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Anti-doping theme a weekend focus in Japan: Keep Rugby Clean

TOKYO (AP) — The anti-doping message will be spelled out clearly at the Rugby World Cup this weekend when all 620 players as well as match officials and management of all 20 teams wear their Keep Rugby Clean t-shirts at games and public events in Japan.

World Rugby said the weekend was a key education strategy to deter doping, assist players in making informed ethical decisions, and promote the importance of healthy approaches to medication and nutrition.

All teams at the Rugby World Cup have been subjected to a pre-event testing, with programs for each country coordinated with national anti-doping agencies. Blood, urine and biological passport tests have been conducted at a combination of training sessions, players’ homes, team hotels and matches.

"Doping is the biggest threat to the integrity of sport and the fight against doping begins with education,” World Rugby chairman Bill Beaumont said in a statement Friday. “Rugby is a sport built on strong character-building values of respect, integrity, passion, discipline and solidarity and every player has the right to complete on a level playing field. Keep Rugby Clean weekend is a key element of our education strategy to deter doping and promote the importance of a maintaining a healthy, balanced diet."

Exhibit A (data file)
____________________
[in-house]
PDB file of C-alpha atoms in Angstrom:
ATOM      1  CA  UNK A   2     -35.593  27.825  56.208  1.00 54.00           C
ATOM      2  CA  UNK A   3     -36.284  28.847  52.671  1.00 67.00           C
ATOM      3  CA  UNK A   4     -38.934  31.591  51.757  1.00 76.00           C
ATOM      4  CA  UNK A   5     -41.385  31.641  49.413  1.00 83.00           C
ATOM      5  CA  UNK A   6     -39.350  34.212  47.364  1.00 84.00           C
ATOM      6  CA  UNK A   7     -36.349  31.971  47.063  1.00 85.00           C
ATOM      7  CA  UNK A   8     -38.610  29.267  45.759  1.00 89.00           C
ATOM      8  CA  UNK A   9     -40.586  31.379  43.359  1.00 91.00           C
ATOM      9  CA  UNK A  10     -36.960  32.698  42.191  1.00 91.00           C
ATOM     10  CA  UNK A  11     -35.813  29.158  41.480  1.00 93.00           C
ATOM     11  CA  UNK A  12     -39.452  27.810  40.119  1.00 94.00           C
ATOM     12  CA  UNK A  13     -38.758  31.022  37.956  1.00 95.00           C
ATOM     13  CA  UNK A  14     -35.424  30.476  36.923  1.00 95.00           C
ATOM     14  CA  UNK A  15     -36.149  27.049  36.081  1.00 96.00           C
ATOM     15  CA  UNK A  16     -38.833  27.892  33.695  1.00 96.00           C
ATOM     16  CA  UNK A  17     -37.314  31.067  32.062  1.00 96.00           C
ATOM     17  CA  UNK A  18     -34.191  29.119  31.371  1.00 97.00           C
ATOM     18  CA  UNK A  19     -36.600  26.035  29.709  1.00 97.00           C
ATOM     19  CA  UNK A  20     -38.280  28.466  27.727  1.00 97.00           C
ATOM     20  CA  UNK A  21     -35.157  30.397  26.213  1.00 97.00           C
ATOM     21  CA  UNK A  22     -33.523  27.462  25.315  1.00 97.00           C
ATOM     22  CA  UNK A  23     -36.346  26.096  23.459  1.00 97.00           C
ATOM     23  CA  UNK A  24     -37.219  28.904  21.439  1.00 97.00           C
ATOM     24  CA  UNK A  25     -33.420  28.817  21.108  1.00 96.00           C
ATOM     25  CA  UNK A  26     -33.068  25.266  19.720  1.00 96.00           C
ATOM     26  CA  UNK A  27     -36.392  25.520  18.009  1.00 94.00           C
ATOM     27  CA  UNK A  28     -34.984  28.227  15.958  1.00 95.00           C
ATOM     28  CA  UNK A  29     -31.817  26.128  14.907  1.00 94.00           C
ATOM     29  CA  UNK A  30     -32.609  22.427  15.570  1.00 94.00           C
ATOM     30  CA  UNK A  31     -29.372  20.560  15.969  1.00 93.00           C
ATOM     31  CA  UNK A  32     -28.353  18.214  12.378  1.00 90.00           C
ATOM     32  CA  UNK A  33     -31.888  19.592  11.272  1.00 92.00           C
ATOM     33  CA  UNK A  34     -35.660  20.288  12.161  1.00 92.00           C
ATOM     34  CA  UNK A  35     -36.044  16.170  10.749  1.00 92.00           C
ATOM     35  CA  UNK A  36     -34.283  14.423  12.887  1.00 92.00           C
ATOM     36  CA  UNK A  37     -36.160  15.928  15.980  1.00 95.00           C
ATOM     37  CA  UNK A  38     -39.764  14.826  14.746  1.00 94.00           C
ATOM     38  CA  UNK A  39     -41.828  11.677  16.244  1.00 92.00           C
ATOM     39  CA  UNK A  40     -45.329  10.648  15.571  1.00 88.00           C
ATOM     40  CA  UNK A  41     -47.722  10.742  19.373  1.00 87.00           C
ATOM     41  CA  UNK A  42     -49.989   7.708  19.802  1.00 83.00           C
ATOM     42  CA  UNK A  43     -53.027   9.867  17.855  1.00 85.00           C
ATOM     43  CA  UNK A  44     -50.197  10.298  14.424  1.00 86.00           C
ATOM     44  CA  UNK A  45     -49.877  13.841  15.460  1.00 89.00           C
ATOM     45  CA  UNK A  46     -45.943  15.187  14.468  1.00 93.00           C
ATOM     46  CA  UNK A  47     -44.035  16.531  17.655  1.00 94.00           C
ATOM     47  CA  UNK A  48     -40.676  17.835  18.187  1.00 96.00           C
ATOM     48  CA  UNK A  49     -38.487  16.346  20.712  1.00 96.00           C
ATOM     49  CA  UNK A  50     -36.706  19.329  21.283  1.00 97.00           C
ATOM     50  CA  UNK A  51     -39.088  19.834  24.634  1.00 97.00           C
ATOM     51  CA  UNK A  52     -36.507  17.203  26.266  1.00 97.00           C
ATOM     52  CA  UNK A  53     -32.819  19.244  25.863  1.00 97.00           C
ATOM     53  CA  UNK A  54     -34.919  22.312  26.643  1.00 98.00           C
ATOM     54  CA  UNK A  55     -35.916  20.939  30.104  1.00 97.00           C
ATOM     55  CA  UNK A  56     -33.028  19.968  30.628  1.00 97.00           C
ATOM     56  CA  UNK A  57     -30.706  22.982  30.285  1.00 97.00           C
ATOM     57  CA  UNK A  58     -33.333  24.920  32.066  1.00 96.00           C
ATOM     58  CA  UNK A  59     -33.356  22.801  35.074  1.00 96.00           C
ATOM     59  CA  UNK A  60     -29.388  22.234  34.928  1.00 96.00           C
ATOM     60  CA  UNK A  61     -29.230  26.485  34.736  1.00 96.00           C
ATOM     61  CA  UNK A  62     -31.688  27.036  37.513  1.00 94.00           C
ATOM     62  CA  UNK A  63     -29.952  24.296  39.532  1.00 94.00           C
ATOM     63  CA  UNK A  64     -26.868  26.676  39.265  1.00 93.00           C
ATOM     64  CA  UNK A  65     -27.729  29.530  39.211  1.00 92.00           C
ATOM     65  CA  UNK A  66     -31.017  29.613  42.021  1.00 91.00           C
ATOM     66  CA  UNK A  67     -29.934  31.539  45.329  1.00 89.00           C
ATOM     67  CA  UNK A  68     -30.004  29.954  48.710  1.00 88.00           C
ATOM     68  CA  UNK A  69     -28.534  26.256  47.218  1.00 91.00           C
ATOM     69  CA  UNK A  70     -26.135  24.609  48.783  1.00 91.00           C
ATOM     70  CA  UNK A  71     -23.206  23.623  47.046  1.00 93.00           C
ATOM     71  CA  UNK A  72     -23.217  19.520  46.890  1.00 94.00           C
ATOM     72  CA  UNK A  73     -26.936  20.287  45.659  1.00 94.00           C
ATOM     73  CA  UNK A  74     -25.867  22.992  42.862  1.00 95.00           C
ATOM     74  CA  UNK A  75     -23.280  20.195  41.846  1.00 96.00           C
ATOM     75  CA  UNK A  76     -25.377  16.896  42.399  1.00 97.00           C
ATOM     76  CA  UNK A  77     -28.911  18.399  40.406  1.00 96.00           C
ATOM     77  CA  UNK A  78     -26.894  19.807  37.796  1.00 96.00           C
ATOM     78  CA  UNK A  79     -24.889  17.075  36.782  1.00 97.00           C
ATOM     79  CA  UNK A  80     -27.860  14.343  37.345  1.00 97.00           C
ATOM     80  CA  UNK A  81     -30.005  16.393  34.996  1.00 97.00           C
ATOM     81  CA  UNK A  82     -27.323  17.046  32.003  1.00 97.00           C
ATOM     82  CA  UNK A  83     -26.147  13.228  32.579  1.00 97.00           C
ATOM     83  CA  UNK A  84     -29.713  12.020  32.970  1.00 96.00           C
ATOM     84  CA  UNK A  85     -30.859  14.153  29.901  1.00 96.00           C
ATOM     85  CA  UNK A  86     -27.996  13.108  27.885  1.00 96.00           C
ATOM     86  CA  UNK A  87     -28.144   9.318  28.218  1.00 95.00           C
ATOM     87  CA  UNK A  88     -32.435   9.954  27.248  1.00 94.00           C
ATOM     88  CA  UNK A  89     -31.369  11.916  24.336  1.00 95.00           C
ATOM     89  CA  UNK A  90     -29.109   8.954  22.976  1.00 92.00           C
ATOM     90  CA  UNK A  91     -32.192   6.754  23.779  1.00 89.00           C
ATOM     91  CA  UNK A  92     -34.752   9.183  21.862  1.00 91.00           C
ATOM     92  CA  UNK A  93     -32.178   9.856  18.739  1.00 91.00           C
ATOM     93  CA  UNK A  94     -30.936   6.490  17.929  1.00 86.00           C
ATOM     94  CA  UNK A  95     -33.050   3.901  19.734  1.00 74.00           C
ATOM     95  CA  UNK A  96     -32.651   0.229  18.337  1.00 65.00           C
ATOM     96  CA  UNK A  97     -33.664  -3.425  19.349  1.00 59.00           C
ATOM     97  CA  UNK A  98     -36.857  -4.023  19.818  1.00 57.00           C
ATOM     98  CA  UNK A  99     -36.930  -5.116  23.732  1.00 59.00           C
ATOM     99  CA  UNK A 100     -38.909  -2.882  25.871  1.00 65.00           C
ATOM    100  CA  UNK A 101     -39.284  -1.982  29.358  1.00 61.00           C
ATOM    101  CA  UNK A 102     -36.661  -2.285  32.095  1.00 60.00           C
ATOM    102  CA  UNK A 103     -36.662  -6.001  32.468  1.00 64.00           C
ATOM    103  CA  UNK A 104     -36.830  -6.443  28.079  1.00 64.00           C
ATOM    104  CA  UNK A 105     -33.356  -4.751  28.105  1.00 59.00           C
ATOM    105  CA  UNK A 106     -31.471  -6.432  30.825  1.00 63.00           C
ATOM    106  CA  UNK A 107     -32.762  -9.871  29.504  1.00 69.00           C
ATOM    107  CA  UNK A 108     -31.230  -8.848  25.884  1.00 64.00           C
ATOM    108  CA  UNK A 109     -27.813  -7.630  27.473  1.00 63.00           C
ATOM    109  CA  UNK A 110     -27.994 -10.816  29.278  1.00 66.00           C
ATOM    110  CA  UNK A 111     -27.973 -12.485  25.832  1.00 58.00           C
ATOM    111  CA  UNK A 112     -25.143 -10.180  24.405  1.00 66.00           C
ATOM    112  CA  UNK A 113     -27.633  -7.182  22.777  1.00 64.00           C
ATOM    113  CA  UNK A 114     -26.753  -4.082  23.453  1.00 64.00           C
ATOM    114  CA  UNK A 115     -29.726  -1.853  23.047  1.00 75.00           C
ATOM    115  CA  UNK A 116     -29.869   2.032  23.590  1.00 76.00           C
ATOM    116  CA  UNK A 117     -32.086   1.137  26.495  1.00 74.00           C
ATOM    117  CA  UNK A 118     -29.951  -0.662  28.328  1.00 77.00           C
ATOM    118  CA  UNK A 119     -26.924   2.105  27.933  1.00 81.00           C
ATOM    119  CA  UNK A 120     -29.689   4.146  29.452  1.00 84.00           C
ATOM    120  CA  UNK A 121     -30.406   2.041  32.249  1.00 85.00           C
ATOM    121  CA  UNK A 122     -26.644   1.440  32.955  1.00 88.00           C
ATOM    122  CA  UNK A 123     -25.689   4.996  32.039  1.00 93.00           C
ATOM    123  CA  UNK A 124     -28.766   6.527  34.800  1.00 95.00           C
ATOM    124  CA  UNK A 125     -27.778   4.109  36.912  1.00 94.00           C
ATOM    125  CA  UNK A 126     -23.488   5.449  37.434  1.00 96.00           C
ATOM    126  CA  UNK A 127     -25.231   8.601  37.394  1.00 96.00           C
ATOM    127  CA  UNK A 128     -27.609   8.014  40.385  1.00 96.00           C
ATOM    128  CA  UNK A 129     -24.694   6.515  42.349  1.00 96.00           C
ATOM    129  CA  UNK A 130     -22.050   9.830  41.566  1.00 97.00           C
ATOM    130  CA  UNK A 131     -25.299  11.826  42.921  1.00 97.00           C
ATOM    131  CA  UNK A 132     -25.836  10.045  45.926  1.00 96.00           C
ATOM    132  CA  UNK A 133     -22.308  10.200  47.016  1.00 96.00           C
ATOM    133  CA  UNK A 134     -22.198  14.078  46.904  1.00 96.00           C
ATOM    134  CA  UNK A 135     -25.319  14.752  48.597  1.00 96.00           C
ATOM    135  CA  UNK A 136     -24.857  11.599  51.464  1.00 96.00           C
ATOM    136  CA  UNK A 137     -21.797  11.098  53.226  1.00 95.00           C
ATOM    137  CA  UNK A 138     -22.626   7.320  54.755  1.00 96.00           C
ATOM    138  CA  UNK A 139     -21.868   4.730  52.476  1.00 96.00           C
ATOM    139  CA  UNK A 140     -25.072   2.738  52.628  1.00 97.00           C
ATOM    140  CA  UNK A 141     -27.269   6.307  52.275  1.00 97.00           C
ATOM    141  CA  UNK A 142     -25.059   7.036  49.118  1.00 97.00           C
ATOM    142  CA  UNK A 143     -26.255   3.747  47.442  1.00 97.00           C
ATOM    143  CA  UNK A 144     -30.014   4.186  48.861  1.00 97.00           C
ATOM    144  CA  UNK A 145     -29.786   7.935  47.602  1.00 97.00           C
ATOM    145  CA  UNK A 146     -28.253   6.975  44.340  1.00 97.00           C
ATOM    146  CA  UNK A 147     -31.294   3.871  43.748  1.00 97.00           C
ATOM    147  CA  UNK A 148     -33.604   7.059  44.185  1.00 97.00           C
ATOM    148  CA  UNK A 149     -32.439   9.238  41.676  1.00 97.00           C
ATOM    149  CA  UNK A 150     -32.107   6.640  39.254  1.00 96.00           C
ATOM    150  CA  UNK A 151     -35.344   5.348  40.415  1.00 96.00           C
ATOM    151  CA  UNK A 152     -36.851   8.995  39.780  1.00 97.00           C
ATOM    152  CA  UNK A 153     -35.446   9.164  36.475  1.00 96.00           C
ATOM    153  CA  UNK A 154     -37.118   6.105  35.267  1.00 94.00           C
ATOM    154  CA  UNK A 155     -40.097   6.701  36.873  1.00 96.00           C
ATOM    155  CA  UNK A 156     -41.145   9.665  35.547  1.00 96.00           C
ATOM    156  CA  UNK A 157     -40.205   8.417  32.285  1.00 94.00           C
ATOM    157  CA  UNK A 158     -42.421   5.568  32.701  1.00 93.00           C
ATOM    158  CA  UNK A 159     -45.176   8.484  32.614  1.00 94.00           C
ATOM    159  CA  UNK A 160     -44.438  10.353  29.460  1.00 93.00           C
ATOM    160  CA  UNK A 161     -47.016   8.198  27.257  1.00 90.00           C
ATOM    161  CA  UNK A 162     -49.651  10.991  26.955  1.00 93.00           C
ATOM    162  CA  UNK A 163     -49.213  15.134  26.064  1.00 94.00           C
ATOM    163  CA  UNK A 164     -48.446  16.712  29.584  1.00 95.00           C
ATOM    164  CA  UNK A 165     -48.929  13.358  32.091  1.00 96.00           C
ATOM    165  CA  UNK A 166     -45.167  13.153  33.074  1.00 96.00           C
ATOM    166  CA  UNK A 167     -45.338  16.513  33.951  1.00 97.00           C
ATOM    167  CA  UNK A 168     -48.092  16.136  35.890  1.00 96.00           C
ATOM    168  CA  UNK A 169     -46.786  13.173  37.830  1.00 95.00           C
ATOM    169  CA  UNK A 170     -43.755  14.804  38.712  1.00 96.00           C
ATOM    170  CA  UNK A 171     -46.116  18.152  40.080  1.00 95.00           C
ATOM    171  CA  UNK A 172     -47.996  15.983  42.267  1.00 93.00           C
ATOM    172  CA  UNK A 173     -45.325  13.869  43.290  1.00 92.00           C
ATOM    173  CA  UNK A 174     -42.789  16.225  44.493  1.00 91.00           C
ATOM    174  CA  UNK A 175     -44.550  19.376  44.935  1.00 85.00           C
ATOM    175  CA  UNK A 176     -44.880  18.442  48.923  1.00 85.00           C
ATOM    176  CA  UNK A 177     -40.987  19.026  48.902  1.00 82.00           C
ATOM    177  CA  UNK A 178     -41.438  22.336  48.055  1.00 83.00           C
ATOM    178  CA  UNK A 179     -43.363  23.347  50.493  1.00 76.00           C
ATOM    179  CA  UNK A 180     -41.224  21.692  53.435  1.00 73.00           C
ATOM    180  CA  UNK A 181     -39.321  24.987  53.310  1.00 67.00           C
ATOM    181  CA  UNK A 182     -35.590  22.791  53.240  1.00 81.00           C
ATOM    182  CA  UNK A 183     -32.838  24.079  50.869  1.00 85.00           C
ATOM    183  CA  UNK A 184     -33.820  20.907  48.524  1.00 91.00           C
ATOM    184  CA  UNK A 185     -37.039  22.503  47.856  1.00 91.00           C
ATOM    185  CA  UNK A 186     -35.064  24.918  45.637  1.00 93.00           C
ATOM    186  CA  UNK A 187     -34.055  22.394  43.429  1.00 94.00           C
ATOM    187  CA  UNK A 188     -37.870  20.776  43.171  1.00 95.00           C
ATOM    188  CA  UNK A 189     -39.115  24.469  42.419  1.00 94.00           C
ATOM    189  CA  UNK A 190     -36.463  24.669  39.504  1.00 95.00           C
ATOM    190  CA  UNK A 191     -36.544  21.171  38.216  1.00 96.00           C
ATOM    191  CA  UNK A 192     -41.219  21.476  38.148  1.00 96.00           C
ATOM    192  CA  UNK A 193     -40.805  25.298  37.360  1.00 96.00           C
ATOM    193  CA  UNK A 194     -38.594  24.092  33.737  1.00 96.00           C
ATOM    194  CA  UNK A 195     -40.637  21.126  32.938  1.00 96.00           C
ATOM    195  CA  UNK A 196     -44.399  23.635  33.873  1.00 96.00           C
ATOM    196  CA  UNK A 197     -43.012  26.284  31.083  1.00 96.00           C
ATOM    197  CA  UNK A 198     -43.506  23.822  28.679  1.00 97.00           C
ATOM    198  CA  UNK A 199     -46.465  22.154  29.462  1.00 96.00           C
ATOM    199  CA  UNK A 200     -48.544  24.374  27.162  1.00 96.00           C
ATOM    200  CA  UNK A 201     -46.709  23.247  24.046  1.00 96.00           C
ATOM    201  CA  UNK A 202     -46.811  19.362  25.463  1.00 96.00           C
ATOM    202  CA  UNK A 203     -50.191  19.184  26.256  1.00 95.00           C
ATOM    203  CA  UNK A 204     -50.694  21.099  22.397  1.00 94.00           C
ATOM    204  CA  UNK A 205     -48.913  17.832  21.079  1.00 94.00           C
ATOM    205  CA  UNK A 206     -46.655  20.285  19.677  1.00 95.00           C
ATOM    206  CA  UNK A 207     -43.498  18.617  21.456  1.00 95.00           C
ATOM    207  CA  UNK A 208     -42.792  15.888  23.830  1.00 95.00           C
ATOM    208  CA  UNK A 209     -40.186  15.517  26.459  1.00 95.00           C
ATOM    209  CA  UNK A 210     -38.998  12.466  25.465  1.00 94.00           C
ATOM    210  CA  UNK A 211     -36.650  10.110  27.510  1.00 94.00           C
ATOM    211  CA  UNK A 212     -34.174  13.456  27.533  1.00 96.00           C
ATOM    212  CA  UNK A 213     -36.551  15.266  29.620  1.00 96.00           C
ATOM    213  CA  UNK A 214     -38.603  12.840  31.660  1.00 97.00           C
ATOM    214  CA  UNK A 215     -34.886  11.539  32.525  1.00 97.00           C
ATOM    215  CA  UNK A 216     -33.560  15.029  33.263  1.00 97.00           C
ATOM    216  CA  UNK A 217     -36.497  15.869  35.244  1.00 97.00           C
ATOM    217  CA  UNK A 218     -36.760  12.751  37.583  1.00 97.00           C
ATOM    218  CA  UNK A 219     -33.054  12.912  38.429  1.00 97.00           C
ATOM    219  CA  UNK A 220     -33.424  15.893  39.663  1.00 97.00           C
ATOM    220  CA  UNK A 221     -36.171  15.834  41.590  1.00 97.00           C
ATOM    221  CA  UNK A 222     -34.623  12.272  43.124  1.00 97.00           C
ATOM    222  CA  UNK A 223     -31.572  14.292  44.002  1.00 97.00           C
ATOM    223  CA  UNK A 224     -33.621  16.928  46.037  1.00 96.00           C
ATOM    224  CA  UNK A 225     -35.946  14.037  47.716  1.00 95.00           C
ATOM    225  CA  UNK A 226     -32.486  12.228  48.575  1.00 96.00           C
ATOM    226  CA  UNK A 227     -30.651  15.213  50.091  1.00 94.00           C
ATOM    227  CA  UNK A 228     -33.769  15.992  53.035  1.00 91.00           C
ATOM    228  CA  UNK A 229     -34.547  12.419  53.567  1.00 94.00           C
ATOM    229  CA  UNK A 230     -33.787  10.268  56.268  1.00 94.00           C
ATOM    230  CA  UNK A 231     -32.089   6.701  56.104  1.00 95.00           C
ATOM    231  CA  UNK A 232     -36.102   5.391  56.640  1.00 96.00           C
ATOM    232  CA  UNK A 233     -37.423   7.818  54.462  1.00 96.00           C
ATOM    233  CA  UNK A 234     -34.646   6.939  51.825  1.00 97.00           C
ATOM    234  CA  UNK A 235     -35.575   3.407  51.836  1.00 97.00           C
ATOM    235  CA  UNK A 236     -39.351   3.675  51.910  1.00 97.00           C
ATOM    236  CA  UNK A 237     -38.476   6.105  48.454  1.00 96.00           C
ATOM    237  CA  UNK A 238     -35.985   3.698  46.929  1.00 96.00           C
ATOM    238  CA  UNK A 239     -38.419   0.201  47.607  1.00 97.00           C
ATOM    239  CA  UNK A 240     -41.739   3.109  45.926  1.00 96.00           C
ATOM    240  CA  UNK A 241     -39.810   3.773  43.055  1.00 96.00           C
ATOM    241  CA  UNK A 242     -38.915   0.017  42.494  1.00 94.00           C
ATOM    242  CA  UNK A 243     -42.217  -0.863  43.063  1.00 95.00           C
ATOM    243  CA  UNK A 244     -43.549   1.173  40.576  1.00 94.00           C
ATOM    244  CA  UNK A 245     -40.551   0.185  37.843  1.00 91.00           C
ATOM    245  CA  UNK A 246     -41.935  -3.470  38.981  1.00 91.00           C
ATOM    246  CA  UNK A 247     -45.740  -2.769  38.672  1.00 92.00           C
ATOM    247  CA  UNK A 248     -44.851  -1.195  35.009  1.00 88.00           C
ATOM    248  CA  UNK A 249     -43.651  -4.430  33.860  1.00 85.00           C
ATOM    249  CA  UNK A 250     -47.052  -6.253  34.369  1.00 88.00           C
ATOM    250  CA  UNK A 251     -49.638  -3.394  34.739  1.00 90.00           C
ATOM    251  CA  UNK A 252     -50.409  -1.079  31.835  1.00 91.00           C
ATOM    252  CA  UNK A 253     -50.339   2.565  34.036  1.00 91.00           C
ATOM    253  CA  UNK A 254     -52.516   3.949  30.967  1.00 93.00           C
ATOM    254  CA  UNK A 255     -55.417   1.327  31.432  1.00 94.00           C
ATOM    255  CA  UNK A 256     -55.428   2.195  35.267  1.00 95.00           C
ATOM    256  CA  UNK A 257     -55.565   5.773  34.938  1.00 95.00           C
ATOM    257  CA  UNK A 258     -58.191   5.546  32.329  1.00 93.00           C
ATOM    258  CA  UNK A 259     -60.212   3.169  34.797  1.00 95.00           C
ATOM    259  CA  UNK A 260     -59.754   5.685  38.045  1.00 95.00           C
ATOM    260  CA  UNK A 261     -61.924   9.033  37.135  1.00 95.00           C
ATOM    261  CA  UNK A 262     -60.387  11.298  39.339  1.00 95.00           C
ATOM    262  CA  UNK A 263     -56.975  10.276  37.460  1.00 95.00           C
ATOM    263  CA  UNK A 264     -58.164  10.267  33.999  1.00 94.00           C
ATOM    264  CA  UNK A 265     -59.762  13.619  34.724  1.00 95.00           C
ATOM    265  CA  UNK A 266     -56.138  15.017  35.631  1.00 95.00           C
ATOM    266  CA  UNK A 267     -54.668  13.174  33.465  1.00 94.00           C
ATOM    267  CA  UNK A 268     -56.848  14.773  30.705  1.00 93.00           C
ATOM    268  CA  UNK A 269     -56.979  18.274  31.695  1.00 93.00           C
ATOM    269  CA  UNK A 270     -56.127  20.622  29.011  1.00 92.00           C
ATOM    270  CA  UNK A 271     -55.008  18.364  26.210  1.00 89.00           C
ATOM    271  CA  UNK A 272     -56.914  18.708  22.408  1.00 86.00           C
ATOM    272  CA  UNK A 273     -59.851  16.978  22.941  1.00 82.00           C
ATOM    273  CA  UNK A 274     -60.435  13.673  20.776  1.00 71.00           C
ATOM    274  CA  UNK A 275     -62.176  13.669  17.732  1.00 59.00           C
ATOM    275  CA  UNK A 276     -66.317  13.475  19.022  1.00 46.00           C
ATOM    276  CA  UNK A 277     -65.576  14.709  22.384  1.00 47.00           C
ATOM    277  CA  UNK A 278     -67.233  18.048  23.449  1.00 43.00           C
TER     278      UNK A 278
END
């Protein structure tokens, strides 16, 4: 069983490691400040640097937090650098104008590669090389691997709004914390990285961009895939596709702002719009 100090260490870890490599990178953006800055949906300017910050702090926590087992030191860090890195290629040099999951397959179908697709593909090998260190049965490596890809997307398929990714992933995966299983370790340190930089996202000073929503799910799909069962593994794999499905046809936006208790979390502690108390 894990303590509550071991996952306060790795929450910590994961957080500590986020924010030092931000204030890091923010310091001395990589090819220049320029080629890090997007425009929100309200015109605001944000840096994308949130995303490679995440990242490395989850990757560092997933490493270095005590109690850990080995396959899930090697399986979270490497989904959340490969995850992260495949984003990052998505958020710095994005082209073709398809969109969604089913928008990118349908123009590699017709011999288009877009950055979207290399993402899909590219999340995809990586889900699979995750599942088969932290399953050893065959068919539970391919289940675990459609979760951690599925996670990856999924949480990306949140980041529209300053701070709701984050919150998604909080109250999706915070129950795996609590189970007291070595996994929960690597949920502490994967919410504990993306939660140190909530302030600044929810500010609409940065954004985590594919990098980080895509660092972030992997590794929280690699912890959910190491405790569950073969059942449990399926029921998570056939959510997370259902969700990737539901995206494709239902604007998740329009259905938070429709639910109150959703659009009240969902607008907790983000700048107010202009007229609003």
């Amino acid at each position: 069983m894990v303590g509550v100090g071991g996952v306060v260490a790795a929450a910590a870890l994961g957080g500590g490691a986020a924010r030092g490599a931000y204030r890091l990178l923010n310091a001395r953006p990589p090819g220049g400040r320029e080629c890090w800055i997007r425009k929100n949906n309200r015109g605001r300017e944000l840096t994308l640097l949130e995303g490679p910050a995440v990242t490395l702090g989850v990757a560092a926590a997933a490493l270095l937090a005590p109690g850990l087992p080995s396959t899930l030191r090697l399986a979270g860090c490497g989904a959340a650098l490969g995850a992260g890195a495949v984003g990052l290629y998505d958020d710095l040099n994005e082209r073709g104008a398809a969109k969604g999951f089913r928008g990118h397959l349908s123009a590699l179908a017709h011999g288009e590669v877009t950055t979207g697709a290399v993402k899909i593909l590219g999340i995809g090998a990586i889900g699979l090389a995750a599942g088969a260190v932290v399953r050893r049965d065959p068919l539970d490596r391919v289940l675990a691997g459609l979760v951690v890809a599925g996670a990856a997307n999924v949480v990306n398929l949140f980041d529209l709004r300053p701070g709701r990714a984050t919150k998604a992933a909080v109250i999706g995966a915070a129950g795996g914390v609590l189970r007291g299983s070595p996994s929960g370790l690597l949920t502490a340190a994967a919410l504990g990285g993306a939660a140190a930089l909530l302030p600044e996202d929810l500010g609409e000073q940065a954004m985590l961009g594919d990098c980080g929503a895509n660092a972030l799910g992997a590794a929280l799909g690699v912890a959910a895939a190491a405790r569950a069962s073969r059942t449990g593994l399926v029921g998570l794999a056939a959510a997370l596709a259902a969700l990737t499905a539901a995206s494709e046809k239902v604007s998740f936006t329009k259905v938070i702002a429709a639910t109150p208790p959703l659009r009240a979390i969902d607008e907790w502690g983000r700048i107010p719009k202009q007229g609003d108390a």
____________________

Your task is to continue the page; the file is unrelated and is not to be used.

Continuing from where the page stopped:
There are some big matches across the third weekend of the tournament, kicking off Friday night with two-time South Africa against Italy in Pool B.

On Saturday, England and Argentina meet in Tokyo, Japan is aiming to clinch a quarterfinal spot for the first time with a win over Samoa at Toyota, and Australia is against Uruguay at Oita.

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More AP Rugby World Cup: https://www.apnews.com/RugbyWorldCup and https://twitter.com/AP_Sports

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